Effect of heavy back squats on repeated sprint performance in trained men

M J Duncan, G Thurgood, S W Oxford
Journal of Sports Medicine and Physical Fitness 2014, 54 (2): 238-43

AIM: This study examined the impact of post activation potentiation on repeated sprint performance in trained Rugby Union players.

METHODS: Ten, male, professional Rugby Union players (mean age=25.2±5.02 years) performed 7, 30-meter sprints, separated by 25 seconds, 4 minutes following back squats (90% 1 repetition maximum) or a control condition performed in a counterbalanced order.

RESULTS: Significant condition X sprint interactions for 10-meter (P=0.02) and 30-meter (P=0.05) indicated that times were significantly faster in the PAP condition for sprints 5, 6 and 7 across both distances. Fatigue rate was also significantly lower in the PAP condition for 10-meter (P=0.023) and 30-meter (P=0.006) sprint running speed.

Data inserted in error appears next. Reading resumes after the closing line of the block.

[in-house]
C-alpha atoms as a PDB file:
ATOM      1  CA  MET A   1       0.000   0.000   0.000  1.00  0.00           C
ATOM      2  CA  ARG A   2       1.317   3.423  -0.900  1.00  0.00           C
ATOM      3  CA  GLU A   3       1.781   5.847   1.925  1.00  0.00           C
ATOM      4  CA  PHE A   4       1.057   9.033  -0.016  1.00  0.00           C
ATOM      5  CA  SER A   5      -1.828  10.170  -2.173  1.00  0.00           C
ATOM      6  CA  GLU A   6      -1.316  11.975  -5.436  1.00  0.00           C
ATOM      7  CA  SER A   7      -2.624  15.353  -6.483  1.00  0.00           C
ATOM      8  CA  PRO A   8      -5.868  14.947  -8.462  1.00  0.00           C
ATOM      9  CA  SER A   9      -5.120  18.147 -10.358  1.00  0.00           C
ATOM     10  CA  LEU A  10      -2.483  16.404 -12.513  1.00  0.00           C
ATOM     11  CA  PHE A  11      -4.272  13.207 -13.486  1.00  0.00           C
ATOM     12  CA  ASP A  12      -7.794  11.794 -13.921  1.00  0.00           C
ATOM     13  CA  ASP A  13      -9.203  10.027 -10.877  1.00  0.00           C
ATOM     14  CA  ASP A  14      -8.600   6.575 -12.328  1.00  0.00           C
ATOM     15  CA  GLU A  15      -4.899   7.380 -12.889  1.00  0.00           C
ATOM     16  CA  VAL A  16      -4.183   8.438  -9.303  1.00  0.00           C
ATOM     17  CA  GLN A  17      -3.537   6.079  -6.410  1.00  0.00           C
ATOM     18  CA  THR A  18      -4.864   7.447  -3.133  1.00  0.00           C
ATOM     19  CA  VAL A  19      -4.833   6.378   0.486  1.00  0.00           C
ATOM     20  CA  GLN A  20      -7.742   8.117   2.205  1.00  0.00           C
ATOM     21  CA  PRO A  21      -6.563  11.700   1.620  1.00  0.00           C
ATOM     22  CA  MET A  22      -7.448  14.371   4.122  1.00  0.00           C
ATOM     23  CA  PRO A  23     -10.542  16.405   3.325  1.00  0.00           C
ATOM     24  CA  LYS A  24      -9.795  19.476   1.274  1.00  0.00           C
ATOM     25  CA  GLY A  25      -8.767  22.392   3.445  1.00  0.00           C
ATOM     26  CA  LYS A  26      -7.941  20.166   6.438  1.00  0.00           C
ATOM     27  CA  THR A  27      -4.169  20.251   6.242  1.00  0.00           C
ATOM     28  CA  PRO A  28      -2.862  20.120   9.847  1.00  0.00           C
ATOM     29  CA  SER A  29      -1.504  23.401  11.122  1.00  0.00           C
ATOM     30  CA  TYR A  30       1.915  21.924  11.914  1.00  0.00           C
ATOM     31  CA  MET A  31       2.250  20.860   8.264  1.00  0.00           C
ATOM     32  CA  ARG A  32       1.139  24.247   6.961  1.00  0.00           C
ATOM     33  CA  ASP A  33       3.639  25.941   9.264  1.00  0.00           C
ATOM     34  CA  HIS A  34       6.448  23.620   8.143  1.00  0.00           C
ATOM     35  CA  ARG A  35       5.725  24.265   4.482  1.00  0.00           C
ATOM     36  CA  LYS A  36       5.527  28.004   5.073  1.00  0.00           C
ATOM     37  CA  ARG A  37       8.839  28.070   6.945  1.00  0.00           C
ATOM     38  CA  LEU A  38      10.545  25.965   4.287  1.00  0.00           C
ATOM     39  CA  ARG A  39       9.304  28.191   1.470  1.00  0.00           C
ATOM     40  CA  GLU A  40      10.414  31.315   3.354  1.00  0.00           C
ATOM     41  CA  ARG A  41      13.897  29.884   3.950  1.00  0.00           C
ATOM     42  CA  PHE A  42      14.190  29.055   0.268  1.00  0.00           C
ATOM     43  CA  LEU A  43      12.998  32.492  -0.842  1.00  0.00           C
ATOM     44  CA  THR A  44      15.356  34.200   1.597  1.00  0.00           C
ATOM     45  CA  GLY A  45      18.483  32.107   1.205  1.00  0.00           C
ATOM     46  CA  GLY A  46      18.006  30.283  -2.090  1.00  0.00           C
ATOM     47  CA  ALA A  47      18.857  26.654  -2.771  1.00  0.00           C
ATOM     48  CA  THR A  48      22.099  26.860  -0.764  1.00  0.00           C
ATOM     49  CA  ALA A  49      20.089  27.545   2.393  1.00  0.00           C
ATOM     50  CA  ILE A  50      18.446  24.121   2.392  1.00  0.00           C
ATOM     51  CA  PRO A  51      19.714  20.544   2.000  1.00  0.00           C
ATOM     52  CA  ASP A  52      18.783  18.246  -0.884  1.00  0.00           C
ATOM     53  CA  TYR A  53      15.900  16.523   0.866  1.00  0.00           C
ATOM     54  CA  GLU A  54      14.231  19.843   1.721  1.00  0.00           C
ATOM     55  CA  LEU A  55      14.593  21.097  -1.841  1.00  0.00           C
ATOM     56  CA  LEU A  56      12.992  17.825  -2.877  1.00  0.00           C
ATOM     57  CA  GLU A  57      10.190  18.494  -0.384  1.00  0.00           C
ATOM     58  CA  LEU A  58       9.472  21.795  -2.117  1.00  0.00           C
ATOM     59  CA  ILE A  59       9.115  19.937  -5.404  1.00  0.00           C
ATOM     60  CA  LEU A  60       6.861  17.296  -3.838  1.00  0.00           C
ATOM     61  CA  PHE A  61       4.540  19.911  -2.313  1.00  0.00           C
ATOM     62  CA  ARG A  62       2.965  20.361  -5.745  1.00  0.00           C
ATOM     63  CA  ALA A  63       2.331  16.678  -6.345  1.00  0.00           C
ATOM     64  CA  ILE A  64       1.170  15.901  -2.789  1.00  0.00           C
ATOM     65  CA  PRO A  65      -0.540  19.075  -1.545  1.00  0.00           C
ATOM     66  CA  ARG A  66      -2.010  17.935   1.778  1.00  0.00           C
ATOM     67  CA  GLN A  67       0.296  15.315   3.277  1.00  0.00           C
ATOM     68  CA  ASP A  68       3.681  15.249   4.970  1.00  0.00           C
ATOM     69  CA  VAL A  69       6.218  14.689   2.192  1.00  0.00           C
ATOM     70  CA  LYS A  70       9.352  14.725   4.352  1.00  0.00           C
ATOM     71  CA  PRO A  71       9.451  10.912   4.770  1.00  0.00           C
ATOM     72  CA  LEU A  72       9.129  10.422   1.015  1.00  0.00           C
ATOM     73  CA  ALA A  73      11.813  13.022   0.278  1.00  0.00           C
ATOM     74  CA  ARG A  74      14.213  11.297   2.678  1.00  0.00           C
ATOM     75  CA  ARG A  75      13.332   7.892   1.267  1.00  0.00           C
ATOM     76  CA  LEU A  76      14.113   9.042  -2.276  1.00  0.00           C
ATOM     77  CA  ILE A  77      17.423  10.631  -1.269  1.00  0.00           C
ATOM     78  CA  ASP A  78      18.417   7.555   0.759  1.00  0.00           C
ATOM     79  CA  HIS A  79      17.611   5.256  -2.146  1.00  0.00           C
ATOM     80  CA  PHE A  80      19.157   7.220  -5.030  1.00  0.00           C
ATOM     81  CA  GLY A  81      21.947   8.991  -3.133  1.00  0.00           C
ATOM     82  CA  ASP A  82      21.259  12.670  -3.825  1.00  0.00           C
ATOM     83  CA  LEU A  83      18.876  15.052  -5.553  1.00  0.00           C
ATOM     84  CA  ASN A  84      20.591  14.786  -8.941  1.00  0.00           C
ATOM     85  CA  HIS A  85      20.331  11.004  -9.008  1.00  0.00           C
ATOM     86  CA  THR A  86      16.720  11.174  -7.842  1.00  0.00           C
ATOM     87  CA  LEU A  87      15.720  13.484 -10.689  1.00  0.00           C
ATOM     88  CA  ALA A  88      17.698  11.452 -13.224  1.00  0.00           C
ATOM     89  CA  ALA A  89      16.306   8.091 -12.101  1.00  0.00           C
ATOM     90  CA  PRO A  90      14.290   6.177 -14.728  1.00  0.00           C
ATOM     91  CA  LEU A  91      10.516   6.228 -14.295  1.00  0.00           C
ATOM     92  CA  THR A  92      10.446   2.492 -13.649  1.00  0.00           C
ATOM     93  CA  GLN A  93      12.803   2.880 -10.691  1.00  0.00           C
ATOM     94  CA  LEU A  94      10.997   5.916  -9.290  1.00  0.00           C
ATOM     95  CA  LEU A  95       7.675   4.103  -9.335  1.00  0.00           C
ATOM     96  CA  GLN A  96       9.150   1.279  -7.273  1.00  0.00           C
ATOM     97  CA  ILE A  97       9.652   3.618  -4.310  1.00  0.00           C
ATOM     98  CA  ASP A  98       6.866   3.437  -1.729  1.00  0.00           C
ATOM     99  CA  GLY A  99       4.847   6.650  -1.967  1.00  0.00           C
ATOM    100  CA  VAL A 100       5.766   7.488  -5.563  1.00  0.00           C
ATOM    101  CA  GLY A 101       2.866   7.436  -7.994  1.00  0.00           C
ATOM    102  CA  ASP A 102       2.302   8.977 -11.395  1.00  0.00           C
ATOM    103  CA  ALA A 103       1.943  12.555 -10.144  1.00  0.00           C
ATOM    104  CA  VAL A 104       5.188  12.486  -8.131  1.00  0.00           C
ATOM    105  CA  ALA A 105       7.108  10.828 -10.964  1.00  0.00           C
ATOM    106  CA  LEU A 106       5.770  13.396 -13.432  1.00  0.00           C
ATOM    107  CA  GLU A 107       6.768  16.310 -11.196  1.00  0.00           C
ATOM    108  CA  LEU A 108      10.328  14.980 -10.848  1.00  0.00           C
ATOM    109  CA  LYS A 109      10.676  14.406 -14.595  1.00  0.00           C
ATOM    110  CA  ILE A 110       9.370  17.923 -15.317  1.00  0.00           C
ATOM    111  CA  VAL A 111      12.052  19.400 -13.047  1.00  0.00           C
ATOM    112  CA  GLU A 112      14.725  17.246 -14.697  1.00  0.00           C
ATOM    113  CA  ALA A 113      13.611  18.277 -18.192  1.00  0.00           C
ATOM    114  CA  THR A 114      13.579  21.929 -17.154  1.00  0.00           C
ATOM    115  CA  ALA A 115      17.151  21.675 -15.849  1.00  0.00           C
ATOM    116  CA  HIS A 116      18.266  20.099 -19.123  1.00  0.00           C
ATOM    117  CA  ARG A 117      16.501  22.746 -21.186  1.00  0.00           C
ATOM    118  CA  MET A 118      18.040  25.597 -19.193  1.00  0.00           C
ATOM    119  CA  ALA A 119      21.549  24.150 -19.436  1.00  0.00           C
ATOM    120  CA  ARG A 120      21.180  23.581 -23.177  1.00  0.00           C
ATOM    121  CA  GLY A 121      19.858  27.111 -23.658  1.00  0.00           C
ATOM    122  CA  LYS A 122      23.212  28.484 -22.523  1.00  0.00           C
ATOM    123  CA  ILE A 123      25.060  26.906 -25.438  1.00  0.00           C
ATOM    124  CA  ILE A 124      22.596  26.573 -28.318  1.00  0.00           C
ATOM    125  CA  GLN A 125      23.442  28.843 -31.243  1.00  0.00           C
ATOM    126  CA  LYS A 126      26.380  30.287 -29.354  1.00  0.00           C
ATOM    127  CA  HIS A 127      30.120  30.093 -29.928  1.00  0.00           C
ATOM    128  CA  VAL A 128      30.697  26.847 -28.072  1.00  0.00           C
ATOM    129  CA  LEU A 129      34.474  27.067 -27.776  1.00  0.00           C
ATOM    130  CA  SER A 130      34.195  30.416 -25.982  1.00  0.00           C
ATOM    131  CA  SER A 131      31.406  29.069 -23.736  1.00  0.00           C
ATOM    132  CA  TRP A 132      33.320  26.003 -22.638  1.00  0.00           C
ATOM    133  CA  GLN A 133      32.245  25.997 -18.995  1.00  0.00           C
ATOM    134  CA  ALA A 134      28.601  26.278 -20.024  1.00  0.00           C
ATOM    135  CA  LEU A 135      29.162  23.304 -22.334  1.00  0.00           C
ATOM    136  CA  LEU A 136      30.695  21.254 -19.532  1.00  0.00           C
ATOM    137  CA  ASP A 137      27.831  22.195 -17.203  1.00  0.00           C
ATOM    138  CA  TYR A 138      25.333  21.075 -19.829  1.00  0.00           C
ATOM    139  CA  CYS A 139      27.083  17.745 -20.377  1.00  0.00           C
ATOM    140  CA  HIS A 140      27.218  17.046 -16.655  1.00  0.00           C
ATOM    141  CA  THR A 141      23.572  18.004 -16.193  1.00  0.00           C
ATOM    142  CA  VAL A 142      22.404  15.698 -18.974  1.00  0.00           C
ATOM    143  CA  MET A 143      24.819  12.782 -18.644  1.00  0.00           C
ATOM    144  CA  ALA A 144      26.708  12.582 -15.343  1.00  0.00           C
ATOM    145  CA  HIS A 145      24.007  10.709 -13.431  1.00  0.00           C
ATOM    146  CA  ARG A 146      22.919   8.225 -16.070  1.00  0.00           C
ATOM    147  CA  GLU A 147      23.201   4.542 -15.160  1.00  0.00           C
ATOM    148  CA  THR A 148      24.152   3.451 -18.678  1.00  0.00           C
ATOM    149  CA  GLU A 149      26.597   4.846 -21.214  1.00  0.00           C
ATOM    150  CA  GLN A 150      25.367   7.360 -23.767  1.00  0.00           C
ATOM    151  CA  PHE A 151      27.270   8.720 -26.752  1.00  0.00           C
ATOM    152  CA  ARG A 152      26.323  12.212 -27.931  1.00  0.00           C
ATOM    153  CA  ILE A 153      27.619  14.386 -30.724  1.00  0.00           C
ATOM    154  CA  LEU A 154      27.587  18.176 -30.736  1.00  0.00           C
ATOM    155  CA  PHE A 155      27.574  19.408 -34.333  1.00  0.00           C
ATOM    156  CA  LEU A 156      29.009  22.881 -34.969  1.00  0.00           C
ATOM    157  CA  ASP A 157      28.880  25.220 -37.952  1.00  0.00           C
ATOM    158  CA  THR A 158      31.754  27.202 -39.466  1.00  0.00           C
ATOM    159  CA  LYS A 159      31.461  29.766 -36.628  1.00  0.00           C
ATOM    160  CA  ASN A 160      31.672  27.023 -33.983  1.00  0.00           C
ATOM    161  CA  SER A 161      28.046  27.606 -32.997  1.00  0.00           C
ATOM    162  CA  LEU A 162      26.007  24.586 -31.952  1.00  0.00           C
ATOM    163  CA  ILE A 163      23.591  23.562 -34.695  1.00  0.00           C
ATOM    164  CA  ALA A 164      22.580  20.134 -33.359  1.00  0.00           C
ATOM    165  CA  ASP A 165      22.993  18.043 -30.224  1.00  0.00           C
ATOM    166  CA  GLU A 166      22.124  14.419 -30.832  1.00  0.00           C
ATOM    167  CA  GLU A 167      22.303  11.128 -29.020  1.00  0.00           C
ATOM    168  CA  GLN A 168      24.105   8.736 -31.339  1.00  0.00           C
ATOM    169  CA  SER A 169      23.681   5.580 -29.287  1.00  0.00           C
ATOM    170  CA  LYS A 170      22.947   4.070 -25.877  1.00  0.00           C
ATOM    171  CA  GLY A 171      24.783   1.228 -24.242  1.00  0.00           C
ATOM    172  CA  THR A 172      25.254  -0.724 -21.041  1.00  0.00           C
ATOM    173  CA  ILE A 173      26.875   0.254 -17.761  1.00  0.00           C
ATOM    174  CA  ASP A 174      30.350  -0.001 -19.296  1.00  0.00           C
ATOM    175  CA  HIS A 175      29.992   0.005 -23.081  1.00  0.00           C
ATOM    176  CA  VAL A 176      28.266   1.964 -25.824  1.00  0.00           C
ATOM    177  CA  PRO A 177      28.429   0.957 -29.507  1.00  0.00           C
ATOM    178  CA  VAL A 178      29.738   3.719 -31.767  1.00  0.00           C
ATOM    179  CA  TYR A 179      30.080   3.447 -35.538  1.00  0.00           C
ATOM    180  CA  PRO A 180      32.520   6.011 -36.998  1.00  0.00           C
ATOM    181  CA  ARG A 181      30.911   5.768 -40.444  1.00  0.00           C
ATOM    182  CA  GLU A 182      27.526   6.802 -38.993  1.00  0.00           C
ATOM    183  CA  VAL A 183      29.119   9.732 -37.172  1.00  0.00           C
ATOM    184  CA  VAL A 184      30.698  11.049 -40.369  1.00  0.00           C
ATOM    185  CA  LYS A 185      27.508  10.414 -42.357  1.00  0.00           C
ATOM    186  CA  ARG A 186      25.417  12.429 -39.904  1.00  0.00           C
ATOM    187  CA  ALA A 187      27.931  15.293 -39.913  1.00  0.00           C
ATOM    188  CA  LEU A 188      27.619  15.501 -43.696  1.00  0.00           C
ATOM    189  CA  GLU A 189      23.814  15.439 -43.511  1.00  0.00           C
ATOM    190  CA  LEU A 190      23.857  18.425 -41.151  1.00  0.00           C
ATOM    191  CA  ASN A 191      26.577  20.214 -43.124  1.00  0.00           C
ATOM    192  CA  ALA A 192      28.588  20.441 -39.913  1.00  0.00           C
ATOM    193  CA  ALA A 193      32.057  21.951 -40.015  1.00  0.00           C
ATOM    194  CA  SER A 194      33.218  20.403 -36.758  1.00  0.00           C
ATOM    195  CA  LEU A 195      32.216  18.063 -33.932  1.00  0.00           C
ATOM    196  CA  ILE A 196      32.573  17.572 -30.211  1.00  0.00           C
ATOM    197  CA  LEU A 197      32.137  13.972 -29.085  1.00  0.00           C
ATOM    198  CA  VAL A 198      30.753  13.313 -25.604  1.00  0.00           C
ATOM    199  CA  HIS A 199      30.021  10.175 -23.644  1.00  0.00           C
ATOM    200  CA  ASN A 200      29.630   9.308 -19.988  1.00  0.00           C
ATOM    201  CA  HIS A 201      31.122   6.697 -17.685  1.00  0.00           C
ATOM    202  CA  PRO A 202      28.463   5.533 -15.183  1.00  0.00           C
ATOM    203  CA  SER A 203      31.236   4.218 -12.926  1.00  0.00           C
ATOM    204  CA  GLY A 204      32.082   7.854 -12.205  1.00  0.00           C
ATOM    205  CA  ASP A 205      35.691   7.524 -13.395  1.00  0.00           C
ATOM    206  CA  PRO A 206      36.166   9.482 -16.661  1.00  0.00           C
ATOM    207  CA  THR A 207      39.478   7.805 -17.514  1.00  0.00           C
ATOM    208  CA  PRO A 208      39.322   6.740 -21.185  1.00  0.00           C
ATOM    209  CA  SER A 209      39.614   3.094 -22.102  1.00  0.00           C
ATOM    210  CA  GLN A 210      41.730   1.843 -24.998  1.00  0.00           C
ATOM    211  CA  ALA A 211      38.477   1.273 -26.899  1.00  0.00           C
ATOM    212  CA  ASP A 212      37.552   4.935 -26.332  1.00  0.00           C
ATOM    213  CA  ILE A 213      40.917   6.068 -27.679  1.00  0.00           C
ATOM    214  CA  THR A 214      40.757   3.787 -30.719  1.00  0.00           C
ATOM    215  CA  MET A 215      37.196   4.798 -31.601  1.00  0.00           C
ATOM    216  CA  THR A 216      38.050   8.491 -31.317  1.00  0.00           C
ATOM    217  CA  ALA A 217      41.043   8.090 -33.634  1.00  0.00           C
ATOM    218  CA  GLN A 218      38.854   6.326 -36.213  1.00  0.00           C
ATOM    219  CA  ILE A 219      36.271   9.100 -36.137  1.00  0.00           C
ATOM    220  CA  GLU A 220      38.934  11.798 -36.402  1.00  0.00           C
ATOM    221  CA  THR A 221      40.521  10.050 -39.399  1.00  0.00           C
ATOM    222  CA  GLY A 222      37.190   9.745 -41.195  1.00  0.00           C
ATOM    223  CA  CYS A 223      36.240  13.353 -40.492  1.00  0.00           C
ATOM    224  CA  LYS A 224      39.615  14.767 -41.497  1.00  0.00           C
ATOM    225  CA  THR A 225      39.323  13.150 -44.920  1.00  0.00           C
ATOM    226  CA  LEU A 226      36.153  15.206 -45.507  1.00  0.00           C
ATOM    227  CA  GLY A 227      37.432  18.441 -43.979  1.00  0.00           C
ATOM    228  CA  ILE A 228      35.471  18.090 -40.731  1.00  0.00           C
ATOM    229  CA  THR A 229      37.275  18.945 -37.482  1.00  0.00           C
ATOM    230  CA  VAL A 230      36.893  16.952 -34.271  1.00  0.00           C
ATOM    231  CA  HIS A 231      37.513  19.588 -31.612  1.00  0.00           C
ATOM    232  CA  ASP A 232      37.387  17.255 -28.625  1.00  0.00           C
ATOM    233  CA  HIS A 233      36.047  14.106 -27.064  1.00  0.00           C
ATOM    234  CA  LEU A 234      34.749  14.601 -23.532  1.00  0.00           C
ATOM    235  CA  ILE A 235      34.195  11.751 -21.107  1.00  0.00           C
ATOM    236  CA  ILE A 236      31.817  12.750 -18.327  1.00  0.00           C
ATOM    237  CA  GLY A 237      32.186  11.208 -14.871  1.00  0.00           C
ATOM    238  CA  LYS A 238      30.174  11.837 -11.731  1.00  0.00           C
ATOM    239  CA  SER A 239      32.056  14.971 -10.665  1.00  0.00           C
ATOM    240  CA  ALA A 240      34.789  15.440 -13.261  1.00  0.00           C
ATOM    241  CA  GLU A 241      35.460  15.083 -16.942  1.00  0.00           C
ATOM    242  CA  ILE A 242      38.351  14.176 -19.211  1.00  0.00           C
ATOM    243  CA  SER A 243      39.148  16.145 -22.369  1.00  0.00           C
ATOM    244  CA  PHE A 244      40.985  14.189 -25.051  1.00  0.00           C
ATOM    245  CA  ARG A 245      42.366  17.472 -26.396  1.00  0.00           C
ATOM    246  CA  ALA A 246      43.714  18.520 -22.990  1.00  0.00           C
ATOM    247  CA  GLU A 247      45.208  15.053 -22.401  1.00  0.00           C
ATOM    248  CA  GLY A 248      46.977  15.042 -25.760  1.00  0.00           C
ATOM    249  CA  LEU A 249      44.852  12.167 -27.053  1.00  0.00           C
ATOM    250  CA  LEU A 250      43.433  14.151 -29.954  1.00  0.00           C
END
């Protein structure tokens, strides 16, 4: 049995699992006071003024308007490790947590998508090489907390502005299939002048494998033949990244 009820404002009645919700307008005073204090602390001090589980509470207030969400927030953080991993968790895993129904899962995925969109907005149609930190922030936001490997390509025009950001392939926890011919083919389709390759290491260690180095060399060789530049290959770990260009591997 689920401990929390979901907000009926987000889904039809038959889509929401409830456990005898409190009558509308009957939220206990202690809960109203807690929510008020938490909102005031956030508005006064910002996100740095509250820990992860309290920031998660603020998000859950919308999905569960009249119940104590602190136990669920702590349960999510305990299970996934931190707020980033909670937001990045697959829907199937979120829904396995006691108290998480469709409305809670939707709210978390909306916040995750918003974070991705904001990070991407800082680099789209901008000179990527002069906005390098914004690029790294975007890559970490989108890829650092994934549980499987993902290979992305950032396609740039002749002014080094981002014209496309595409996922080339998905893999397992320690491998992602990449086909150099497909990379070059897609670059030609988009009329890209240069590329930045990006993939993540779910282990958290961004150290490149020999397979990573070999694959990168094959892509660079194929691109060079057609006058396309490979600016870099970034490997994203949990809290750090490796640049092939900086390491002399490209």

CONCLUSION: This study evidences that a heavy resistance exercise stimulus administered four minutes prior to repeated sprints can offset the decline in sprint performance seen during subsequent maximal sprinting over 10 and 30-meters in Rugby Union players.

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